Justice calls the allegations about Dodson’s operation “false.” But Grassley says that’s “a lie,” as he told Greta van Susteren the other day. “The ATF ordered this ATF agent to purchase these guns and in turn sell them, and supposedly track them,” he said. “But he was a lone wolf in the operation -- they wouldn’t give him any help for 24-hour surveillance.”
So now the wheels have come off the official explanation for Fast and Furious. Of course, that explanation never made much sense in the first place.
For one thing, the ATF had no authority to track the guns once they were in Mexico; for another, nobody bothered to inform the Mexicans of this intrusion on their national sovereignty.
Further, we now know that a host of federal agencies (including the ATF, the FBI and IRS, Immigration and Customs Enforcement, the Drug Enforcement Administration and, very probably, top officials at the Department of Homeland Security) were all in the loop at various levels, as was the White House.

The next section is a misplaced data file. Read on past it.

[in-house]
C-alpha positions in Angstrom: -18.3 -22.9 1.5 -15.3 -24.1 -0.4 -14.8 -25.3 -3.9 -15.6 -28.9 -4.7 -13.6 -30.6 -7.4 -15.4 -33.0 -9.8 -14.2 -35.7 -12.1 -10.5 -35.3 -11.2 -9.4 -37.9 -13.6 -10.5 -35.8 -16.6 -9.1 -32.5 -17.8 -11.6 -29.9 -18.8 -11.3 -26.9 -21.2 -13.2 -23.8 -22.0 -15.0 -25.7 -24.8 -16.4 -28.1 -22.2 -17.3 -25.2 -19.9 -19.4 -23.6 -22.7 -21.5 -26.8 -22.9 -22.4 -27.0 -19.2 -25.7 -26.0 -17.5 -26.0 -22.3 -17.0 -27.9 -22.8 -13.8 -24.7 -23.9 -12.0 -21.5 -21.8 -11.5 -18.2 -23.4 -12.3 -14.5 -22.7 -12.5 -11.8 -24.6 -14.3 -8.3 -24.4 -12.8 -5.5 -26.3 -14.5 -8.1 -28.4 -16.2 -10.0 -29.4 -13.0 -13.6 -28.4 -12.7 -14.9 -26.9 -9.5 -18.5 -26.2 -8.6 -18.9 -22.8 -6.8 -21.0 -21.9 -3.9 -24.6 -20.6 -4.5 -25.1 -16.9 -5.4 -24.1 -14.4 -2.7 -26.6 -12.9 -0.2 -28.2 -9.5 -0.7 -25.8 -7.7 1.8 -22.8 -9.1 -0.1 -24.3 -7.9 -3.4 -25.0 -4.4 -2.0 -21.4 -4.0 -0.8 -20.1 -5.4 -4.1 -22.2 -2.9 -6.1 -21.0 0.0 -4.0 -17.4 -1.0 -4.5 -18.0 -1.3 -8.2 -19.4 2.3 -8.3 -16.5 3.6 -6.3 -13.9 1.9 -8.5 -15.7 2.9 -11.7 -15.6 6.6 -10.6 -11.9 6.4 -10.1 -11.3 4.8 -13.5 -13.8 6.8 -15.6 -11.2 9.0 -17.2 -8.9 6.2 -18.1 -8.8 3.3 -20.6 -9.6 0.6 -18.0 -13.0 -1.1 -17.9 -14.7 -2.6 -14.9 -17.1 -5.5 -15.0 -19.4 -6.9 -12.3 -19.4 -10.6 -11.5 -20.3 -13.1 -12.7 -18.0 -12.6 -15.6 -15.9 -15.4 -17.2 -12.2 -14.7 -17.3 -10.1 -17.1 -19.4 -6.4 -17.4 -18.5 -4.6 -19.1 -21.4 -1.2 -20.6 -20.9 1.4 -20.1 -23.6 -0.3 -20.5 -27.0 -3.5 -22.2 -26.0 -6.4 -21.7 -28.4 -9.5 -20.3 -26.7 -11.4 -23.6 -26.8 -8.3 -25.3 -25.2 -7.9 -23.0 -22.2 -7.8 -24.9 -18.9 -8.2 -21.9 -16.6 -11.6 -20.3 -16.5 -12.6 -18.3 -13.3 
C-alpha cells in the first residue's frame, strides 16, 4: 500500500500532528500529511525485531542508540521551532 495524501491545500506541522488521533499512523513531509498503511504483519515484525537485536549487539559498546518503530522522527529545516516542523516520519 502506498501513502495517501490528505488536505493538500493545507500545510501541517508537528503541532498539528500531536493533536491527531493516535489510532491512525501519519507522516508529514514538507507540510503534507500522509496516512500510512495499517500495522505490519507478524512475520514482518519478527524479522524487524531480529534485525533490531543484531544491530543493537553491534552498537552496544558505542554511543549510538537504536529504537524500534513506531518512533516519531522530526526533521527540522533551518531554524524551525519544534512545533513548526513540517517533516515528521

So calling “Fast and Furious” a cockamamie operation gone wrong just isn’t going to cut it anymore.
There are two possible explanations. The first is that the anti-gun Obama administration deliberately wanted American guns planted in Mexico in order to demonize American firearms dealers and gun owners. The operation was manufacturing “evidence” for the president’s false claim that we’re to blame for the appalling levels of Mexican drug-war violence.
If this is true, then Holder & Co. have got to go -- and the trail needs to be followed no matter where it leads. For the federal government to seek to frame its own citizens is unconscionable.
A second notion is that the CIA was behind the whole thing, which accounts for all the desperate wagon-circling. Under this theory, the Agency feared the los Zetas drug cartel was becoming too powerful and might even mount a coup against the Mexican government. So some 2,000 weapons costing more than $1.25 million were deliberately channeled to the rival Sinaloa cartel, which operates along the American border, to keep the Zetas in check.
Of course, there’s a third explanation -- that both scenarios are true, and that those in charge of Fast and Furious saw an opportunity to shoot two birds with one Romanian-made AK Draco pistol.
Time for a special prosecutor, who’s both fast and furious.